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Hospital interns abandon internship programs amid crisis

Hospital interns abandon internship programs amid crisis

Posted February. 26, 2024 07:57,   

Updated February. 26, 2024 07:57


A large number of medical school graduates are refusing to begin their internships at university hospitals amidst the widening gap in medical care, caused by the walkouts of interns and residents from hospitals on Tuesday. With a significant number of third- and fourth-year residents and fellow doctors expected to depart from hospitals, the inability to recruit new interns has heightened the likelihood of the "March medical crisis," where the number of surgeries in large hospitals could drop to less than 10% of previous levels, becoming a reality.

According to the medical community on Sunday, there have been a number of cases of interns who were accepted at university hospitals across the country giving up their internships en masse.

“Most of the 123 interns who applied for the internship program have announced their intention to terminate their contracts,” an official from Samsung Medical Center said. At Pusan National University Hospital, 52 of the 57 interns scheduled to begin work next month have submitted resignation documents. Similarly, all 36 interns slated to commence training at Chosun University Hospital have abandoned their internship programs. The university hospitals, which had been attempting to fill the staffing gaps with new interns amidst the walkouts of junior doctors, now face deepening concerns.

Typically, university hospitals employ ‘new doctors’ who have passed the Korean National Medical Licensing Examination and enroll them in internship programs lasting one year, starting in early March. Subsequently, they select a specialty and serve as residents for three or four years before advancing to fellow doctors. The issue arises with the contracts of third- and fourth-year residents who remain at the hospital to complete their training, which also conclude either at the end of this month or early next month. Additionally, many fellow doctors, contracted on a yearly basis, also see their contracts ending around the same time. “Professors and fellow doctors are stepping in to cover the gaps left by junior doctors, but the departure of senior residents and fellows, combined with the challenge of recruiting interns, poses significant difficulties for hospitals,” said an official from a large hospital.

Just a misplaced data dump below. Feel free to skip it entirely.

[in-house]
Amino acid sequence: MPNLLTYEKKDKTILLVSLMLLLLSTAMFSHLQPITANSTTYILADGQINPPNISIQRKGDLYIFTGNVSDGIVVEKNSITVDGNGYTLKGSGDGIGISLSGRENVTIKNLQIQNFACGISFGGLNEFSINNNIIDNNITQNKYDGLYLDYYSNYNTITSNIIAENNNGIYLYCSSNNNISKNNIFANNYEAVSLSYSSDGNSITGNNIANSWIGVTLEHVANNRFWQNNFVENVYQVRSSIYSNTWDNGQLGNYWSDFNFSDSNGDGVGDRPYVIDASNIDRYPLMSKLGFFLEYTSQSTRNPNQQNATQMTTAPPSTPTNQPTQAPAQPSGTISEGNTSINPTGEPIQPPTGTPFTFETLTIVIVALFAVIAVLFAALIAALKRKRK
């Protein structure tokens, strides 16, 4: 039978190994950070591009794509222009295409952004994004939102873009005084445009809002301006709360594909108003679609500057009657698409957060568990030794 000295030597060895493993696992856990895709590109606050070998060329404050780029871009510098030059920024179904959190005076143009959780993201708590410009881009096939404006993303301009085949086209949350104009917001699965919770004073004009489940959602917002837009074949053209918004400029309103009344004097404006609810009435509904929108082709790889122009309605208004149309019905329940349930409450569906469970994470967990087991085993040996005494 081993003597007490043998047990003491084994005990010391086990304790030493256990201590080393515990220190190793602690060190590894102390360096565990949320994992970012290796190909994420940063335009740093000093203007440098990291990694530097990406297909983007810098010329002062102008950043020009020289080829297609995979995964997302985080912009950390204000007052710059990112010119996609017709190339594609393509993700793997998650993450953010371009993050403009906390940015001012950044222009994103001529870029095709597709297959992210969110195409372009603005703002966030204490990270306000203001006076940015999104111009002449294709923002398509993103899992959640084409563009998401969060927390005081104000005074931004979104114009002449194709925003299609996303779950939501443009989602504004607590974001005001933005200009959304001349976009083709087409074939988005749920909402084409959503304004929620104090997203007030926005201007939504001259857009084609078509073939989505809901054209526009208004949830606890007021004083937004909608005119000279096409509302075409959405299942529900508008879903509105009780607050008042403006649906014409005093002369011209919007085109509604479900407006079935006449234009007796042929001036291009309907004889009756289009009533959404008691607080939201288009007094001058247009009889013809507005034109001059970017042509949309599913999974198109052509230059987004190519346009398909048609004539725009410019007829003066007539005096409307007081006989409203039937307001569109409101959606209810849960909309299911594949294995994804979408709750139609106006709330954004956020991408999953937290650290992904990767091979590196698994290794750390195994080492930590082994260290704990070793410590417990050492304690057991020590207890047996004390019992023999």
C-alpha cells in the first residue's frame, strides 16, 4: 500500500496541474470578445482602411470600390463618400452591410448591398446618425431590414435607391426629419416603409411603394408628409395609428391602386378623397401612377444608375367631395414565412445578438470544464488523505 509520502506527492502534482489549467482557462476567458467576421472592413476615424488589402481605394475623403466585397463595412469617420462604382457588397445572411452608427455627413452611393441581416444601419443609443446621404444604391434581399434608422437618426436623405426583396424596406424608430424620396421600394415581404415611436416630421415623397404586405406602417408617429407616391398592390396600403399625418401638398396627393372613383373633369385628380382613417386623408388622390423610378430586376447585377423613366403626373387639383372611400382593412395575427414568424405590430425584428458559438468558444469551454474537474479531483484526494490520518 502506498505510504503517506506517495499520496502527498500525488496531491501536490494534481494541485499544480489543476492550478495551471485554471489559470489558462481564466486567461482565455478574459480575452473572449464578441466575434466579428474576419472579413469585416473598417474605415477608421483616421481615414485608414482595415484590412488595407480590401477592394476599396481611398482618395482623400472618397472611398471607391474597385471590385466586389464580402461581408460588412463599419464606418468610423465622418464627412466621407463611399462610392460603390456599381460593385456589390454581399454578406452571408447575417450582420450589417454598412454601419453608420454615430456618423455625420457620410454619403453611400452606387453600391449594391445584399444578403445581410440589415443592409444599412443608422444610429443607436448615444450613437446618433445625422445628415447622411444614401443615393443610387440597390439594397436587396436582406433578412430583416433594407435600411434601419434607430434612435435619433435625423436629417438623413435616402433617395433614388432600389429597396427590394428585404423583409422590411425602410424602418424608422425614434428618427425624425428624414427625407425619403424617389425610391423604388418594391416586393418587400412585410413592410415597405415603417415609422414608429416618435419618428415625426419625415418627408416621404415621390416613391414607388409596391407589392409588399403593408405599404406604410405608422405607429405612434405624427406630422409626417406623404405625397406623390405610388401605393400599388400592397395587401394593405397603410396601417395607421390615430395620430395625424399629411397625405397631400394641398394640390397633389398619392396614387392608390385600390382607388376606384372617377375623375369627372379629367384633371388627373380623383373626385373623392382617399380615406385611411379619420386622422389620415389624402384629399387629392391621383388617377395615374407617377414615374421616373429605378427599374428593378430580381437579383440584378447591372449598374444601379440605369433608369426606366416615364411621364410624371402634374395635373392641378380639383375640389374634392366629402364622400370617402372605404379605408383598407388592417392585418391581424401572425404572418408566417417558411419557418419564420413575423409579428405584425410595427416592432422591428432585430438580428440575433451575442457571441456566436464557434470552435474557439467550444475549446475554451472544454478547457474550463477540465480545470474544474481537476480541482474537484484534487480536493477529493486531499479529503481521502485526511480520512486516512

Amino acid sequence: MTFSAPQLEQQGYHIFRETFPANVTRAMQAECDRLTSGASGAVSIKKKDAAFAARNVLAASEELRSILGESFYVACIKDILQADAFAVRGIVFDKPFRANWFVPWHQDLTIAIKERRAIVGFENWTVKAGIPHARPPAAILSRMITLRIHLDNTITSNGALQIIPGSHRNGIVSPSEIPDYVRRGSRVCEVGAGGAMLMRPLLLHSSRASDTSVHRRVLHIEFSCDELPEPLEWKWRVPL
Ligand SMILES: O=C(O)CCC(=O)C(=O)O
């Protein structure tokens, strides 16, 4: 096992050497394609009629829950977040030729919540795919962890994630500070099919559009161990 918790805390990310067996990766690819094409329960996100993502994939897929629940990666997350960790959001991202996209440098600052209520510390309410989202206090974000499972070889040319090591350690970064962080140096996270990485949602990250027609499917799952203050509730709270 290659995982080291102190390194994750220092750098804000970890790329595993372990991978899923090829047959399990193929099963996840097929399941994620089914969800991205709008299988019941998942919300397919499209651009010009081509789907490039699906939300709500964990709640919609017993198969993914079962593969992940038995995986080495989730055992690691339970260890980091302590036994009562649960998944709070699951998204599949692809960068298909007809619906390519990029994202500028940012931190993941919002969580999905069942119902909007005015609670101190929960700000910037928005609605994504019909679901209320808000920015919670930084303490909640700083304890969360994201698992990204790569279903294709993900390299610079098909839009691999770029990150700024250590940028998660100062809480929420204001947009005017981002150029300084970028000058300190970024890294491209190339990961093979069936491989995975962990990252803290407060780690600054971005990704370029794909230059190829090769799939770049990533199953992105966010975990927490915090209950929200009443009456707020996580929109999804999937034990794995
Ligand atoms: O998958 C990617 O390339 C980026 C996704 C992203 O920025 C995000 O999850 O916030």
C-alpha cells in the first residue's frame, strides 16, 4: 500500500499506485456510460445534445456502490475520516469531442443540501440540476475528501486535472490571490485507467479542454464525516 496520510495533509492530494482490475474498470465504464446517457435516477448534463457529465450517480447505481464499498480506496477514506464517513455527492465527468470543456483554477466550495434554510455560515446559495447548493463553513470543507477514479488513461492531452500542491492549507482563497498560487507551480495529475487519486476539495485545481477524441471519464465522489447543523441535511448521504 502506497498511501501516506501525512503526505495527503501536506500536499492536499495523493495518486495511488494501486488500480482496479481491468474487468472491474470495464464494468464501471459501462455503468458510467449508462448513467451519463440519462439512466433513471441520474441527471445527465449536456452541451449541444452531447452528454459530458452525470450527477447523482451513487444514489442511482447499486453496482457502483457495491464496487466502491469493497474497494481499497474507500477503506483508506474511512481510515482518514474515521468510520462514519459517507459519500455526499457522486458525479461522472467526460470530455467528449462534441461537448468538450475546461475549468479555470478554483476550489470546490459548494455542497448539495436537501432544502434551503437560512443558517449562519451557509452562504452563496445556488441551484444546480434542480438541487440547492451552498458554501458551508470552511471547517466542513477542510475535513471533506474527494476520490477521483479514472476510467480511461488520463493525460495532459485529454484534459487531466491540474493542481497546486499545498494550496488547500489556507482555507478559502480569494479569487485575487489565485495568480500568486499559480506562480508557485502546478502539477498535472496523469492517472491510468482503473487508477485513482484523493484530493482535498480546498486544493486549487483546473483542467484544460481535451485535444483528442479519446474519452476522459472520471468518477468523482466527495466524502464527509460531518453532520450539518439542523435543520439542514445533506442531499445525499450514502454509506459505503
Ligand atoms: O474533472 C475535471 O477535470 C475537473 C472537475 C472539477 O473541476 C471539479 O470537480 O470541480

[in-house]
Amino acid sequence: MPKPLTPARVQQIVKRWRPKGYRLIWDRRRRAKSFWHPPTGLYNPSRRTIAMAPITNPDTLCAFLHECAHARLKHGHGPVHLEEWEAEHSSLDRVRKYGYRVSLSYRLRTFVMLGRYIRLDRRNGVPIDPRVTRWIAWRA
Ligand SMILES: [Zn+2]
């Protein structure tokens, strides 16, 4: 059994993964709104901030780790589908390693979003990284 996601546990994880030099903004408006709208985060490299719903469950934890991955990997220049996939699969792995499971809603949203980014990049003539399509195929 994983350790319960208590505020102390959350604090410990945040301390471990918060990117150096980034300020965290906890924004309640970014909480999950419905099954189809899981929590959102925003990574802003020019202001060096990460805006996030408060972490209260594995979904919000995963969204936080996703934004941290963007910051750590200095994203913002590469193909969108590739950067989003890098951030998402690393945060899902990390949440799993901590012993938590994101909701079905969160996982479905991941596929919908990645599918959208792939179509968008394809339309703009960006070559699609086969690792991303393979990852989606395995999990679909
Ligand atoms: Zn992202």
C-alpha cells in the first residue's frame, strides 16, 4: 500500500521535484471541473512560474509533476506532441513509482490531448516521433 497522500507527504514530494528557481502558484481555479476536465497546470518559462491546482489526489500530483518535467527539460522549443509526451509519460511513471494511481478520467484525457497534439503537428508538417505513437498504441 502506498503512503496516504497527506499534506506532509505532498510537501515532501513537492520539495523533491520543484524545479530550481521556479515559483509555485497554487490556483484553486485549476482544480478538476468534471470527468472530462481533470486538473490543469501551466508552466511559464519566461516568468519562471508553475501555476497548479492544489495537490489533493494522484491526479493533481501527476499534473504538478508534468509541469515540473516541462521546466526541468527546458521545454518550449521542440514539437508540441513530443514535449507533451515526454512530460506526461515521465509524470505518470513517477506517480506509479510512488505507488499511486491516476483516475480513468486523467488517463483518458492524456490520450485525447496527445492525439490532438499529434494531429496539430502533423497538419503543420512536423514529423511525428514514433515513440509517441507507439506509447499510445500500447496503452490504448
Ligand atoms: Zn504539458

Despite an impending medical crisis, the government and doctors' organizations continue to engage in power struggles. The Ministry of Education plans to collect desired enrollment figures from 40 medical schools by next Monday and then promptly finalize the allocation to solidify the planned increase of 2,000 seats. In a related public statement, the ministry instructed medical schools to base their enrollment figures on previous submission data, aiming to maintain the increase submitted last year (totaling 2,251 to 2,847). After asserting that the increase in medical school enrollment should be re-evaluated from the beginning during a meeting of doctors' representatives on Sunday, the Korean Medical Association (KMA) marched to the Yongsan presidential office on Sunday.

The controversy over the expansion of medical school enrollment has also spread to the political sphere. Democratic Party leader Lee Jae-myung stated on Facebook that the right size for enrollment in medical schools is 400 to 500 students and that doctors should stop striking and the government should cease its show of suppression. In response, a senior official from the presidential office criticized Lee’s actions in a phone call with The Dong-A Ilbo, labeling it "an unacceptable attempt to provoke a political conflict" and "a maneuver to evade the party's internal crisis.”

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